Again, I hope this is helpful.
In general, the liquidation is complete for a shareholder when he/she forfeits the stock in exchange for the cash. The liquidation will take place for all shareholders at the same time, but as a technicality, it is the 'liquidation of the shareholders' interest' that will trigger the capital gain (assuming a corporation wanted to continue, it would be a purchase of the shareholder's stock directly as opposed to via a liquidation generally, should a single shareholder get bought out by the corporation or a third party). Because IRC 1202 applies to the gain recognized by shareholders, it is the timing of the shareholders' gain that should go through before 12/31/10...
In any case, what you are saying is correct. The corporation will file a final return too (check a box on Form 1120). The shareholders should all receive their $ before year end.
Thank you for your questions!!
Yes, it is me, the C-corp problem. There is another complication. Clients can be complicated. The C-corp is a family business, the shares of stock are owned by a brother, sister and brother-in-law. Well, an agreement was signed between another sister and brother-in-law and son that they would own 10% of the company after 5 years. No stock was issued and nothing was paid in for ownership other than they were employees of the company. Well of course 10% of the liquidating dividend is to go to the 10% owner's. But I don't see how they could be stock owners when no stock was issued at the 5 year mark. Could their distribution be classifyied as a bonus, subject to payroll tax issues?
The information you gave me yesterday was so helpfull. Thank you. I hope you have some ideas on this one.
Your perception seems good on this one with respect to the payroll taxes, though that will be based on personal circumstances. It can almost become a legal question too depending on how much fighting between family members goes on...
In any case, you could make someone a new shareholder this year if that is the deal, but you're going to have to justify your treatment then, because if no stock was issued and nothing was paid in for ownership, then it's either a gift or compensation as you note. Is this a gift and everyone agrees, as is supposed to happen (have happened)? If a gift, is this really just a tax avoidance scheme...? The related party rules would have losses disallowed on a sale of stock between family members, but gains would be recognized generally, and with a gift the basis would transfer to the recipient from the transferor if the fair market value of the stock exceeds the transferor's basis at the time of the gift. You don't want to give up your 1202 stock over this either...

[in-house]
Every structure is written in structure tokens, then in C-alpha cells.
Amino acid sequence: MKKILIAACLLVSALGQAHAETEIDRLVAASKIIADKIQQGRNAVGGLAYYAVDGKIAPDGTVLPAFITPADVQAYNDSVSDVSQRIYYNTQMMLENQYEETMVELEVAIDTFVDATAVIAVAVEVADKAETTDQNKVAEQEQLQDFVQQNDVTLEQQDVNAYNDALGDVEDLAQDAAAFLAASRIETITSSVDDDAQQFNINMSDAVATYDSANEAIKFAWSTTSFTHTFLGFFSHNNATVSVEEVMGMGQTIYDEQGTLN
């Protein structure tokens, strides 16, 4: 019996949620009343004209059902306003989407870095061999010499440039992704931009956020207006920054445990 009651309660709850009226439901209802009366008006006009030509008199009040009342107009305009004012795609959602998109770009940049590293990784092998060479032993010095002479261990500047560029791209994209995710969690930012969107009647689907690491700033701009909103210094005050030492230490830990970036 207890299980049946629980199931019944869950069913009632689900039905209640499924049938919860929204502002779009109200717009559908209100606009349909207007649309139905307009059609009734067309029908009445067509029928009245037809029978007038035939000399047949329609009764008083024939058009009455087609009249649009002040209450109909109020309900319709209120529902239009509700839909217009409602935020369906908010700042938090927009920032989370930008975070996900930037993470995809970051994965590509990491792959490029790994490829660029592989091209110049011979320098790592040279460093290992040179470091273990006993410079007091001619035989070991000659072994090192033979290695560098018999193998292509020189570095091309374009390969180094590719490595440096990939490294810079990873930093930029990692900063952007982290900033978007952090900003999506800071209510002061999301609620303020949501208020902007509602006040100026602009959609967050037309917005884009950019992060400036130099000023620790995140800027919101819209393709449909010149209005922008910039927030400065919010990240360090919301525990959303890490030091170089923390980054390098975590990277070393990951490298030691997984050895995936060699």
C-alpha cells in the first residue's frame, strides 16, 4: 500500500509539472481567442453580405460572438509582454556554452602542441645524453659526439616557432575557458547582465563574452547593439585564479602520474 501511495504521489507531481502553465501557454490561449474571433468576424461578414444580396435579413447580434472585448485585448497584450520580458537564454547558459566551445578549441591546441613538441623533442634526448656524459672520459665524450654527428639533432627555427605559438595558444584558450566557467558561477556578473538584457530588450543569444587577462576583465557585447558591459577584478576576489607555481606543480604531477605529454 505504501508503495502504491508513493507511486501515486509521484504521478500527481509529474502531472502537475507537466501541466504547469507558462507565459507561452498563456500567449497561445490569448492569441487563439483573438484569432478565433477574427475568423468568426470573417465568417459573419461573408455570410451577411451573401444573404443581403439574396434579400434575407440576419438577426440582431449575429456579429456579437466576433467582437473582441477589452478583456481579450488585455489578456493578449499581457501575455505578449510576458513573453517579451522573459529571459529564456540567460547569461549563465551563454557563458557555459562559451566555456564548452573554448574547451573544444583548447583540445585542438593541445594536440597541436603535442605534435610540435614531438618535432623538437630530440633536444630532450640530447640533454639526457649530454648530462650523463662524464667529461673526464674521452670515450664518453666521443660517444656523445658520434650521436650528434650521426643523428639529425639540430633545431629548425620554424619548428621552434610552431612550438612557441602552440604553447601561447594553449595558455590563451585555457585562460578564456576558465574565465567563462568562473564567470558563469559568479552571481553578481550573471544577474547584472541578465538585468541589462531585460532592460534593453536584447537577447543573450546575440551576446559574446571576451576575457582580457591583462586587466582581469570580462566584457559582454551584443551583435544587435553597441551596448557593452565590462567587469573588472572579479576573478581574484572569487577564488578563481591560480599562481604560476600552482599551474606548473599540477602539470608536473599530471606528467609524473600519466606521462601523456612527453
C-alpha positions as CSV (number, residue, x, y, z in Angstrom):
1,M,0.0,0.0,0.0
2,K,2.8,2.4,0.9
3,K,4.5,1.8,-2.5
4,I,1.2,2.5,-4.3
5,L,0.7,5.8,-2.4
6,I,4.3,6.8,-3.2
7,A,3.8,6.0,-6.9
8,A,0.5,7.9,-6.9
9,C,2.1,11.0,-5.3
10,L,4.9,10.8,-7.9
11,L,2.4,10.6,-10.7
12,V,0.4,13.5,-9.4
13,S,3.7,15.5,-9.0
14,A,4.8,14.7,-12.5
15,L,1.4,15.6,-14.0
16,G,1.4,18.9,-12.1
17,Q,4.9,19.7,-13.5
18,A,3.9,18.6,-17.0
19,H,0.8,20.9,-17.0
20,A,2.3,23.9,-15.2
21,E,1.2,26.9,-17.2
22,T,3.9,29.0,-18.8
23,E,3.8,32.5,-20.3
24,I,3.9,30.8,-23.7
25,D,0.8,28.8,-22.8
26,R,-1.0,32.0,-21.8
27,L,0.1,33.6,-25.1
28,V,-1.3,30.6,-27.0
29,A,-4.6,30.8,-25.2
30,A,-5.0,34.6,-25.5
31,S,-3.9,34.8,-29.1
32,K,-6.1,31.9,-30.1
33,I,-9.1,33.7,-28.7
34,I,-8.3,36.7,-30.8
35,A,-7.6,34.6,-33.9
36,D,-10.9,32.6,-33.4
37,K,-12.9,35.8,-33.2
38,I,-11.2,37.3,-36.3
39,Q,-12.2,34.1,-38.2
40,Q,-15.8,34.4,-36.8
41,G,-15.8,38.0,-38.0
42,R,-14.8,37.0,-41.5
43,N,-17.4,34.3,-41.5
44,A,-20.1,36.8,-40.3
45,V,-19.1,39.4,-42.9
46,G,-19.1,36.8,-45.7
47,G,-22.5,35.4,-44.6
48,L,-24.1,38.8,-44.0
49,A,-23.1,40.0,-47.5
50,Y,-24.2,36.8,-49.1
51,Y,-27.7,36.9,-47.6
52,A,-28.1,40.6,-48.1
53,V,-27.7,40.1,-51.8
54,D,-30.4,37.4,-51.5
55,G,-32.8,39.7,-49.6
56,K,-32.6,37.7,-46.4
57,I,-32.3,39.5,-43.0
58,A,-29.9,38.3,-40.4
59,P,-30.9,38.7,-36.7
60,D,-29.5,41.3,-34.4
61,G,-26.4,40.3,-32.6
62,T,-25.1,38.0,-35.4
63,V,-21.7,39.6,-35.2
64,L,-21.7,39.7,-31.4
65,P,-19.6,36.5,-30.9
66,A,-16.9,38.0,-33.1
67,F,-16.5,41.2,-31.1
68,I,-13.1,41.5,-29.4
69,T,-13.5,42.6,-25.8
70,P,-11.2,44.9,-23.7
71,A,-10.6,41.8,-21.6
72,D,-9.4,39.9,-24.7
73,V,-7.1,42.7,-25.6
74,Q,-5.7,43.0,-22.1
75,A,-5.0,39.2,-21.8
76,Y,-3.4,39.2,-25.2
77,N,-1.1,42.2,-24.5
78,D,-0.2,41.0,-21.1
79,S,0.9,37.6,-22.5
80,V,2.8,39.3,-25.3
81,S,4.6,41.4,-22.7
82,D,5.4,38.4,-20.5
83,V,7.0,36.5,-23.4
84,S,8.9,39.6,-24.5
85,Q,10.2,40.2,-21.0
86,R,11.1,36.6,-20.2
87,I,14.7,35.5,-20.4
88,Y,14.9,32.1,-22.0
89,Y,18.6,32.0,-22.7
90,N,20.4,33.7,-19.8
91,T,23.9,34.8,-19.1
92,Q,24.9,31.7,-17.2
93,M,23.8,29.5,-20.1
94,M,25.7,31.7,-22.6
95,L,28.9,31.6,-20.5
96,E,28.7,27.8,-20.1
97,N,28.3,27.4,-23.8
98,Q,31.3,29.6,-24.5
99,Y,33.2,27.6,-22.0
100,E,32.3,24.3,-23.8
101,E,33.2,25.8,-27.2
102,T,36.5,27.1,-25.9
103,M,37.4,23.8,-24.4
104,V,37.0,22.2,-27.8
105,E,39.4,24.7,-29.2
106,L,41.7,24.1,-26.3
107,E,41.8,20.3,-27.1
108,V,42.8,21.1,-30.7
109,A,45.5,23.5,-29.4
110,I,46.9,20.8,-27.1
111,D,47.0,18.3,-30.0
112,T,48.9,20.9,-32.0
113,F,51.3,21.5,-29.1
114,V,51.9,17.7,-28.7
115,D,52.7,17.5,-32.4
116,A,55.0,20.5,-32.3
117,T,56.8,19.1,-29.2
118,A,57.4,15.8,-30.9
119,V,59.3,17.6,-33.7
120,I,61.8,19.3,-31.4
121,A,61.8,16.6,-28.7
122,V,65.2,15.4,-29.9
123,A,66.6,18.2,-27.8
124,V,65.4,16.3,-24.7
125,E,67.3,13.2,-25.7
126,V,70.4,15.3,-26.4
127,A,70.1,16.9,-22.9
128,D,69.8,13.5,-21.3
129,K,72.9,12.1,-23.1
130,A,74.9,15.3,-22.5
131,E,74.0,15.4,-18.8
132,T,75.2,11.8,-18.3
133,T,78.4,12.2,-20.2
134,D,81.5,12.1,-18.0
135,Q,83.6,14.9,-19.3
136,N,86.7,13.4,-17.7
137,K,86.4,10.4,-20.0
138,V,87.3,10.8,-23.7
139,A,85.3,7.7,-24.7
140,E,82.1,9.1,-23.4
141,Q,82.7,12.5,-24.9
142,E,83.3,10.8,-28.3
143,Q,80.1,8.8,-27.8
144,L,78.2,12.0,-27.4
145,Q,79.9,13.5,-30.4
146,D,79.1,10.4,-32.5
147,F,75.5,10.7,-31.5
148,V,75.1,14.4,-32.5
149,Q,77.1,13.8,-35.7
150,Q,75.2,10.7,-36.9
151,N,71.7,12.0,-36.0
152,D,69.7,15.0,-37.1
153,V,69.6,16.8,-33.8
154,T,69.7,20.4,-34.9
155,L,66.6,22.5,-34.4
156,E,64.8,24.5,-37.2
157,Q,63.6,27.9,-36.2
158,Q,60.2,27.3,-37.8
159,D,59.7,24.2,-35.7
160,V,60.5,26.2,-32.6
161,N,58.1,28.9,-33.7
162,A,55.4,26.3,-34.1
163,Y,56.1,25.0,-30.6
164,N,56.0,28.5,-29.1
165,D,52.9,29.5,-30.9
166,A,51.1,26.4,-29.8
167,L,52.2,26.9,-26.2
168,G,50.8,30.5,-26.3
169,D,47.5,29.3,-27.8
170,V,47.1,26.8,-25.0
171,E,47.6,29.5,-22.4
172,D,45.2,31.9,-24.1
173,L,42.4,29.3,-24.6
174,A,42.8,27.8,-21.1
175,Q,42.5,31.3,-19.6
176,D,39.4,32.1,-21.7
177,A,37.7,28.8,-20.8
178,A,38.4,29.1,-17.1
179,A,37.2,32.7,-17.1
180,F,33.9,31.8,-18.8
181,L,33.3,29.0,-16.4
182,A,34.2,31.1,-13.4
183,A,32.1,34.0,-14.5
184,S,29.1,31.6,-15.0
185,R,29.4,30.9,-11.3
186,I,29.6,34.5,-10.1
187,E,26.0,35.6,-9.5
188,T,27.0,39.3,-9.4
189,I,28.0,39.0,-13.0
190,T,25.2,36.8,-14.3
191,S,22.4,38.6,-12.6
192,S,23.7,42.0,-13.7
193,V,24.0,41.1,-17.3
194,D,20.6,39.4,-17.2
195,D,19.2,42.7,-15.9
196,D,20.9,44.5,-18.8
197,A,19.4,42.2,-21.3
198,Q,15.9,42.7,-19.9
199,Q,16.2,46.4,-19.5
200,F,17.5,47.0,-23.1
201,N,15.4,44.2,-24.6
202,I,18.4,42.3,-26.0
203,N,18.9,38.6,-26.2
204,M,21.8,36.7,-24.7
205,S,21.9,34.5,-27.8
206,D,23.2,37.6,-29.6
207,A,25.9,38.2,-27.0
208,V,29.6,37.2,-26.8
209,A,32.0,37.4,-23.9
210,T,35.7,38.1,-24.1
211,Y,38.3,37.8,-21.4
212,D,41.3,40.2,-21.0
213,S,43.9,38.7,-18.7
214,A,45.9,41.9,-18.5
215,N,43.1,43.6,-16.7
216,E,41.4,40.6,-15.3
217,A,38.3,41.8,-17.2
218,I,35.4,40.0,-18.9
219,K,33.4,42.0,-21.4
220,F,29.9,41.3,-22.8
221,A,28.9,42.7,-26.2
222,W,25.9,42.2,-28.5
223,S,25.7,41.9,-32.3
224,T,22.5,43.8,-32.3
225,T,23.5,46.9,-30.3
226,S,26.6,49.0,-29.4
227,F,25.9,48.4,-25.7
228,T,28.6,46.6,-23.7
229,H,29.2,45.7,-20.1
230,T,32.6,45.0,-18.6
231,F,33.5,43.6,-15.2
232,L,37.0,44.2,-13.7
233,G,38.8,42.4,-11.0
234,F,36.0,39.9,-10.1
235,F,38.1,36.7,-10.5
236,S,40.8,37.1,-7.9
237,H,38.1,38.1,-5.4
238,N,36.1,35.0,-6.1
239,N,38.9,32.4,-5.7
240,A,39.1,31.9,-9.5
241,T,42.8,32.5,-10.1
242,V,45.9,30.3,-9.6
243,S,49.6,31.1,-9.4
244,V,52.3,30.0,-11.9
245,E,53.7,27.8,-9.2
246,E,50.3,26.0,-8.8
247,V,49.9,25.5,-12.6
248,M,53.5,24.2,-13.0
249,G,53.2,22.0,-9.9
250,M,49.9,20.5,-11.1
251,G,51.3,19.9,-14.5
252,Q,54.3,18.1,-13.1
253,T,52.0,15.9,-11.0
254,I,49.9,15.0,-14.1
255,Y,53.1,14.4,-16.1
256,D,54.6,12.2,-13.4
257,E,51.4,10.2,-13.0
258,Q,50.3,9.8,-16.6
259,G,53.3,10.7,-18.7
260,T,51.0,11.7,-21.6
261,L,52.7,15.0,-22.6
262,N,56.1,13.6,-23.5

This is a bit of a can of worms... I would suggest the family work this out amongst themselves in general and keep the tax stuff nice and clean. Make sense?
Thank you again!
Edit: I was thinking of my above response, and since a lot people get this confused, I will point out that we 'experts' on JustAnswers are users of the platform, like you, and not employees of JustAnswers or anything. I do hope you like JustAnswers!! I personally will be traveling this weekend, so I doubt I'll be around a computer, but other experts are here too and can assist if you ask a new question / opt me out at any time. Should you specifically want me or another expert to answer your question, you can request us and we'll generally answer if available (use the JA function or type "for so-and-so" at the beginning of your question. I do check my e-mail and try to respond when available. Thanks again!! Best of luck with this for now too!!!
Thank you for your response, you clarified what I told the corp pres yesterday. This is between family and keep the tax stuff simple. We don't want to loose the 1202 stock over this one. Thank you for all your help and I do like Just Answers and will continue to send questions to you if okay. I know you will be gone this weekend but I think we have all the answers to this questions just need to work on the mechanics. The corp books and the sale are clean and simple, it is the family stuff that should have been worked out long before this and I think they understand the issue fairly well.